Parameters Next.js Gatsby
Overview Server-side rendering tool that lets users decide everything. It makes use of customizing extension plug-ins for an enhanced experience. An opinionated tool that tells you how to manage data. It makes use of themes, extensions, and plug-ins to offer an enhanced experience.
Application Size Medium, large, or enterprise-sized applications wherein data is updated often Small or personal-sized applications where data is not updated often
Use Cases eCommerce/Finance web applications, Web apps/portals with personalization, applications with user authentication and interactions, client-side rendered applications, large multi-user websites, SaaS and B2B websites Static content websites, blog websites, marketing websites, company websites, static landing pages, progressive web applications, secure websites, portfolio websites, documentation websites, headless CMS-compatible websites
Deferred Rending Incremental Static Regeneration (ISR) Deferred Static Generation (DSG)
Data Handling May use any medium to get data, allows developers to manage data the way they want, needs a backend to provide data Uses GraphQL to get data, allows developers to fetch the data they need, with a rich collection of plug-ins, depends on APIs and third parties for data
Content Management System Fetching data from CMS a little tough since it does not have a well-developed plug-in ecosystem Easy connect, update, and edit to CMS through variety of plug-ins
Plug-in Ecosystem No Yes
Support for Rendering Supports static and dynamic rendering, renders pages via SSR usage Supports static rendering, generates HTML pages during the build time with SSG
 File Storage Requires server deployment Makes use of CDN
Generates HTML/JS/CSS at runtime Generates HTML/JS/CSS at build time
Requirement of Server Needs a server for its functioning Can run even in the absence of a server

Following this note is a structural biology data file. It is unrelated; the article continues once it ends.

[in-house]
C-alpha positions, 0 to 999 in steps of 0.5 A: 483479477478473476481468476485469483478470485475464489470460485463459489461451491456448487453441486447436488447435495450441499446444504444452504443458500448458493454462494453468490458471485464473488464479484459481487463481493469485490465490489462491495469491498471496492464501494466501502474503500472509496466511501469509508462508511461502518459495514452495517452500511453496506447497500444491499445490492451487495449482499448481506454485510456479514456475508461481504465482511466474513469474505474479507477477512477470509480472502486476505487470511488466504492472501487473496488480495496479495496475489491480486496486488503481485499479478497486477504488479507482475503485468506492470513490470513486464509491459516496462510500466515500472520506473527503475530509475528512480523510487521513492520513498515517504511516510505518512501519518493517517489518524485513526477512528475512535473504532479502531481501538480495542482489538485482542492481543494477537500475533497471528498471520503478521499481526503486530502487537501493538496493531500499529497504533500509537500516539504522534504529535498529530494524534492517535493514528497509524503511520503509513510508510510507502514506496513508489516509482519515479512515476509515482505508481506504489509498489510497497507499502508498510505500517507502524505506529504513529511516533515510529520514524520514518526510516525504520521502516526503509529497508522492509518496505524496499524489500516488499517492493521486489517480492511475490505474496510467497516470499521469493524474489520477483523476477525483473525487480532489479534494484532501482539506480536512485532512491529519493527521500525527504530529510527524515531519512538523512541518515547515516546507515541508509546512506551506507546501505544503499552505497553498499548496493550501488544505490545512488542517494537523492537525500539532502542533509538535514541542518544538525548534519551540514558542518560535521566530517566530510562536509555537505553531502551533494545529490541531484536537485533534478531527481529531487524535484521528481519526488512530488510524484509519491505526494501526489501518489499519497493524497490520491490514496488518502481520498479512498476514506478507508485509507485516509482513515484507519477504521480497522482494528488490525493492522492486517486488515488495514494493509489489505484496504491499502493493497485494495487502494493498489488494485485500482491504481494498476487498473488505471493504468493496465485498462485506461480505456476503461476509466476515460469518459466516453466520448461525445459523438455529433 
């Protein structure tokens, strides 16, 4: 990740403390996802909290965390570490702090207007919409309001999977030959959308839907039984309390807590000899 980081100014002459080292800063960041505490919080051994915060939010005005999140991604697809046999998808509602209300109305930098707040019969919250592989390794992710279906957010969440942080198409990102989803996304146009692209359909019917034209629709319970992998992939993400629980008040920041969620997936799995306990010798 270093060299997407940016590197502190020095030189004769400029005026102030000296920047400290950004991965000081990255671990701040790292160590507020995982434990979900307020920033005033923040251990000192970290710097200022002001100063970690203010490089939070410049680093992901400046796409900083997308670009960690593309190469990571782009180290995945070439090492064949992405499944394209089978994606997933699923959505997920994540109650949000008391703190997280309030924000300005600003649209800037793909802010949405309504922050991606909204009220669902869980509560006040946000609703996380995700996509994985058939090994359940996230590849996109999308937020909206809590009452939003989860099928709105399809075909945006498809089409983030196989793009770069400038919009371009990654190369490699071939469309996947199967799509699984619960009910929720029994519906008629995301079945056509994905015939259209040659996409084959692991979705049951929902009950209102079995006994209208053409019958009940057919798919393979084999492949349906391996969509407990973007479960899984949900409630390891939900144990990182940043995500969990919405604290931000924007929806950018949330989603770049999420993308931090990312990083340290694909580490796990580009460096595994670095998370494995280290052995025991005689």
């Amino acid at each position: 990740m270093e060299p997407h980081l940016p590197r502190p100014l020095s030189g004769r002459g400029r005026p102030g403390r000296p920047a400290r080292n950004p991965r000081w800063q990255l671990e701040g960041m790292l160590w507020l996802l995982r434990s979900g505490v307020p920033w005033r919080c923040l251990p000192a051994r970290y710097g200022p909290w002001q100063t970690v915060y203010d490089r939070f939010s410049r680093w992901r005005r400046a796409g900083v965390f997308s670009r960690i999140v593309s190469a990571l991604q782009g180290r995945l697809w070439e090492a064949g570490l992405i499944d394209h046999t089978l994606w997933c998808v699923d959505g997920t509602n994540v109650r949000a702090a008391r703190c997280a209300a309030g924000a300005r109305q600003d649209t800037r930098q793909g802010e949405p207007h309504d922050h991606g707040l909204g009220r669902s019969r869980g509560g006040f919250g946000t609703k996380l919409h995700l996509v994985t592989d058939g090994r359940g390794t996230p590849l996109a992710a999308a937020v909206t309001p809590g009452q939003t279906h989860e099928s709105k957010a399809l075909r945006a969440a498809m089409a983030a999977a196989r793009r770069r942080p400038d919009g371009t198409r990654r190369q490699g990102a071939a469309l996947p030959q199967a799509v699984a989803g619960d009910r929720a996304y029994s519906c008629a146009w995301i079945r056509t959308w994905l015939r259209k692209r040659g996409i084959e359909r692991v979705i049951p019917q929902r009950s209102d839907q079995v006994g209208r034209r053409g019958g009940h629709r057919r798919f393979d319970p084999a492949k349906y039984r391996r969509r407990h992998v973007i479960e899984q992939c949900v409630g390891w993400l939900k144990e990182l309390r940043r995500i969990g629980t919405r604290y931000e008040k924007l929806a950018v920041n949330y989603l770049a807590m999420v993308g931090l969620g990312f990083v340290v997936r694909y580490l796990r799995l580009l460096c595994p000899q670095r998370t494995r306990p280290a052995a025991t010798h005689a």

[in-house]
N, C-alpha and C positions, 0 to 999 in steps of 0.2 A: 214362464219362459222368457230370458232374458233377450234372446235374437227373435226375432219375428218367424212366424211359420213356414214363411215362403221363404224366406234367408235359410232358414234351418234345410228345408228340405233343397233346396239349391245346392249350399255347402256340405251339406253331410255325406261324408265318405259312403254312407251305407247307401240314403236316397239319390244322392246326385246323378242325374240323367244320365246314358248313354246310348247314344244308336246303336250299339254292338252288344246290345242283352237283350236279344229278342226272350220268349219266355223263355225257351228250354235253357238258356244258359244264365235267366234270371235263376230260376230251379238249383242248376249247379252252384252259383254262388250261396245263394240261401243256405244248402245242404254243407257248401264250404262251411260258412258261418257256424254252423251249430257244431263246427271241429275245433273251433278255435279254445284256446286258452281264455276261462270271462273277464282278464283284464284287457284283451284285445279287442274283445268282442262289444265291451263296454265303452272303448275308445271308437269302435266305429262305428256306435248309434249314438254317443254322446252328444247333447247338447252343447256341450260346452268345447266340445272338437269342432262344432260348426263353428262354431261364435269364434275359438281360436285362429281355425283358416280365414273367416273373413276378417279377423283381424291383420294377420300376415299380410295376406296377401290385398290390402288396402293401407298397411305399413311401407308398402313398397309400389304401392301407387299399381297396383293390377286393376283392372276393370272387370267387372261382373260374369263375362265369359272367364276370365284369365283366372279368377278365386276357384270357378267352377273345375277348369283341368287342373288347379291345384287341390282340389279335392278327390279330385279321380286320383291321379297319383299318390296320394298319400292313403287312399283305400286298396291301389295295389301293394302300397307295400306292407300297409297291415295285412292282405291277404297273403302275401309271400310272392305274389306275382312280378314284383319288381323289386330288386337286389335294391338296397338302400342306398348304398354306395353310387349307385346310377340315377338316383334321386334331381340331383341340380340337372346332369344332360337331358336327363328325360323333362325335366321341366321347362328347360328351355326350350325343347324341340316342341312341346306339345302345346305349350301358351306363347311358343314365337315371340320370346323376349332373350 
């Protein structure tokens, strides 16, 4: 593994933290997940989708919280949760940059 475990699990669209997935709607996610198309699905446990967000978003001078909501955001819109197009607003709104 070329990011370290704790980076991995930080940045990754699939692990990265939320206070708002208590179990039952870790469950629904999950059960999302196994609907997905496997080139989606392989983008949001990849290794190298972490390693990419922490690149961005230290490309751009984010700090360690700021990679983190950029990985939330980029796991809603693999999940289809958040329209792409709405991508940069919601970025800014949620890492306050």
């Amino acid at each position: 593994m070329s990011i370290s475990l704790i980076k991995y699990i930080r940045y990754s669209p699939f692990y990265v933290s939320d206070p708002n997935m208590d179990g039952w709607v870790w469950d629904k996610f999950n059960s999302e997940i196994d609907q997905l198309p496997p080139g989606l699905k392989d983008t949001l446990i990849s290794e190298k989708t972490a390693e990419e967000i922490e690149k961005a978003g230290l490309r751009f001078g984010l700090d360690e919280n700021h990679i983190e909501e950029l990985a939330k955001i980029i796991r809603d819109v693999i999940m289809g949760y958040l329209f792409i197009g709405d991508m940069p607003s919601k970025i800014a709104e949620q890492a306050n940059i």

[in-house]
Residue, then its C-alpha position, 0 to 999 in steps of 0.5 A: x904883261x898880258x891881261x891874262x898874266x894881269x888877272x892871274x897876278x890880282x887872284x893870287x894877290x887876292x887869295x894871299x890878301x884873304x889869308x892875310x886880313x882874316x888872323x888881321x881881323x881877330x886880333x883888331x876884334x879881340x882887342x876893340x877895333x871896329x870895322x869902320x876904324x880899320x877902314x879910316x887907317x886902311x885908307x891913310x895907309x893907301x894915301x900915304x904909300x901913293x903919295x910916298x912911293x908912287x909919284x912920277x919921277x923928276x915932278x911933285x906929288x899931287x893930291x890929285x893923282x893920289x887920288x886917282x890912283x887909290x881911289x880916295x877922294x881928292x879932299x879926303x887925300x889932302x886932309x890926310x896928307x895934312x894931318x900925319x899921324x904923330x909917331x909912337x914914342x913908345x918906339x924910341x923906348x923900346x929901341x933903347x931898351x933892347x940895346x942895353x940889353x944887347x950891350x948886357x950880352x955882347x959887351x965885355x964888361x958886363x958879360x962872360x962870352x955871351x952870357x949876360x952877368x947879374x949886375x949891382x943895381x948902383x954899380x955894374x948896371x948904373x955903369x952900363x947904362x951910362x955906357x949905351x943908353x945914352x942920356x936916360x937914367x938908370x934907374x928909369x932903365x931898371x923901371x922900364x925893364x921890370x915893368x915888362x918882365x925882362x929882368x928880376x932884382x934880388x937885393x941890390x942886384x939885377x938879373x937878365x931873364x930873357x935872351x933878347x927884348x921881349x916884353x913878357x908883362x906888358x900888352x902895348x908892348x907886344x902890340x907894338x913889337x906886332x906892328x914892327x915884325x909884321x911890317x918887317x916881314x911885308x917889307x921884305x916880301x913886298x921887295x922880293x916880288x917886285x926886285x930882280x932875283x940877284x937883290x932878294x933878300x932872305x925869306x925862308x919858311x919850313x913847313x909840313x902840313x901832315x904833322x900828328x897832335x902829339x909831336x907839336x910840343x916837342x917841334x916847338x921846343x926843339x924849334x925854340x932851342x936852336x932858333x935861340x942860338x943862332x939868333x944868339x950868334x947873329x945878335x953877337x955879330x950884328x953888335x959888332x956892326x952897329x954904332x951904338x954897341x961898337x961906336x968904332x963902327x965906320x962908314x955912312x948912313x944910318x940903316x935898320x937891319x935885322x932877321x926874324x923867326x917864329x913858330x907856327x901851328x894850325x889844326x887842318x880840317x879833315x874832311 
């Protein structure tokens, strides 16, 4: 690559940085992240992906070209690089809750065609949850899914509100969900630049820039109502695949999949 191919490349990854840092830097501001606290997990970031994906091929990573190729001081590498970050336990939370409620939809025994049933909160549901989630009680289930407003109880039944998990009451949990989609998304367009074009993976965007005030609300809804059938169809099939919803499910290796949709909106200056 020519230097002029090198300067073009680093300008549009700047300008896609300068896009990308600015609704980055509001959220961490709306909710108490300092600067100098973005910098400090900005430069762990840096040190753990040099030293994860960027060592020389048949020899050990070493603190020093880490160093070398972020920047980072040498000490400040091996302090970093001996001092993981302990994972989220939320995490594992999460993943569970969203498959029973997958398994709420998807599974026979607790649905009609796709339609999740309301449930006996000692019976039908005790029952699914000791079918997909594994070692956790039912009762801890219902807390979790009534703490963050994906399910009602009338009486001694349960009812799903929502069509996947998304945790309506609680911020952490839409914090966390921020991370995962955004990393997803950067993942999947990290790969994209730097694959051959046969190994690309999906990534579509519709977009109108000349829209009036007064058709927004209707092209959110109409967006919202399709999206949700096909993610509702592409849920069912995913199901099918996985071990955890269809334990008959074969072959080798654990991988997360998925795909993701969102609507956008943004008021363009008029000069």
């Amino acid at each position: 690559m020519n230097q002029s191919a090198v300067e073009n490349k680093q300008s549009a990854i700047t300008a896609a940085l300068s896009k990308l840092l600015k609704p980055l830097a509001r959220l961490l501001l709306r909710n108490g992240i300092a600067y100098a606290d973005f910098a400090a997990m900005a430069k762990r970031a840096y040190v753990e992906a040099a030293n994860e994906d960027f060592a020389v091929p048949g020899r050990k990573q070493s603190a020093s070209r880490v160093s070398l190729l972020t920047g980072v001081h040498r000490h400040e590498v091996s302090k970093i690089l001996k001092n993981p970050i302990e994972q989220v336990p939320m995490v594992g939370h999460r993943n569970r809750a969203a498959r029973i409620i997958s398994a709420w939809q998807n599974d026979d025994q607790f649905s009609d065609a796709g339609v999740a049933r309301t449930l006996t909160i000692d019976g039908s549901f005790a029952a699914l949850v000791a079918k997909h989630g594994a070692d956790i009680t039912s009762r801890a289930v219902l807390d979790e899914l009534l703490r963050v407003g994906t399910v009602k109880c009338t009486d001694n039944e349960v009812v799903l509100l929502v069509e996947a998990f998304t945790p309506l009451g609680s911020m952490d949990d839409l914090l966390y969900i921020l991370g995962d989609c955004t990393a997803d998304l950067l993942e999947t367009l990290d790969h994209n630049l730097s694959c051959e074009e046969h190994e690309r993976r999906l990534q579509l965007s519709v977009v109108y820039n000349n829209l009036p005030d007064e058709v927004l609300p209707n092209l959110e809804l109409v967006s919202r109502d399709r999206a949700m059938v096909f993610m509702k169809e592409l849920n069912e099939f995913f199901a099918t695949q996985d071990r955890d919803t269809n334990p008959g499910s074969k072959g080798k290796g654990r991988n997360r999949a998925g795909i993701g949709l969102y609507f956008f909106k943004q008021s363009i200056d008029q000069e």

Extensibility Features a wide range of tools and libraries that come with various features such as page routing, code splitting, and image optimization. Has a wide set of tools and plug-ins that can be used for extended functionalities with pre-configured themes, TypeScript compilers, compressed images, etc.
Scalability A perfect framework for enterprise use Perfect for static web pages and small-sized apps
Data Security need to set servers up with databases, maintenance, etc., for infrastructure Assists developers to create fast web apps by simply prerendering on a build and using a CDN
GraphQL Support Next doesn’t push GraphQL, so developers have a bit more flexibility Since Gatsby is built on GraphQL, data fetching happens through GraphQL queries

Gatsby vs Next – When to Use What?

Choose Gatsby when – 

  • There is a need for only static rendering
  • You need a quick website with plug-ins
  • You are already well-versed in React
  • You are in need of a wider range of plug-ins and resources
  • You plan to create a website with static content
  • There is a need to work with different data sources and plug-ins
  • You want to work on a smaller project that is stable and easy to setup
  • There is a small application to be developed with less development time

Choose Next js when – 

  • There is a need for both static and dynamic rendering
  • You need to choose server-side rendering
  • You need a scalable website that can be installed in a serverless environment
  • You need to use more JavaScript and its features
  • You plan to create a scalable website with dynamic content
  • There is a need for light weight API surface for dynamic and static content
  • You want to create a large-scale app for managing lots of content and data
  • The project needs to handle lots of content that are growing incrementally

Also Read: Next js vs React: Comparing Two Popular Frontend Frameworks

Choosing Between Gatsby vs Next js – Summing It Up

Both frameworks, Next js vs Gatsby, are exceptional tools for creating React-based applications. And when it comes to choosing between the two, there are other parameters that play an important role – project requirements, project deadlines and timelines, estimated budget requirements, available skilled resources, and time for a learning curve.

Both offer a great deal of benefits for developers and involved stakeholders.

Whichever you select, will be a good option in terms of its salient features and connectivity with your selected databases and libraries to offer a high-performance site/application.

Go on and decide – it will be a lucrative choice!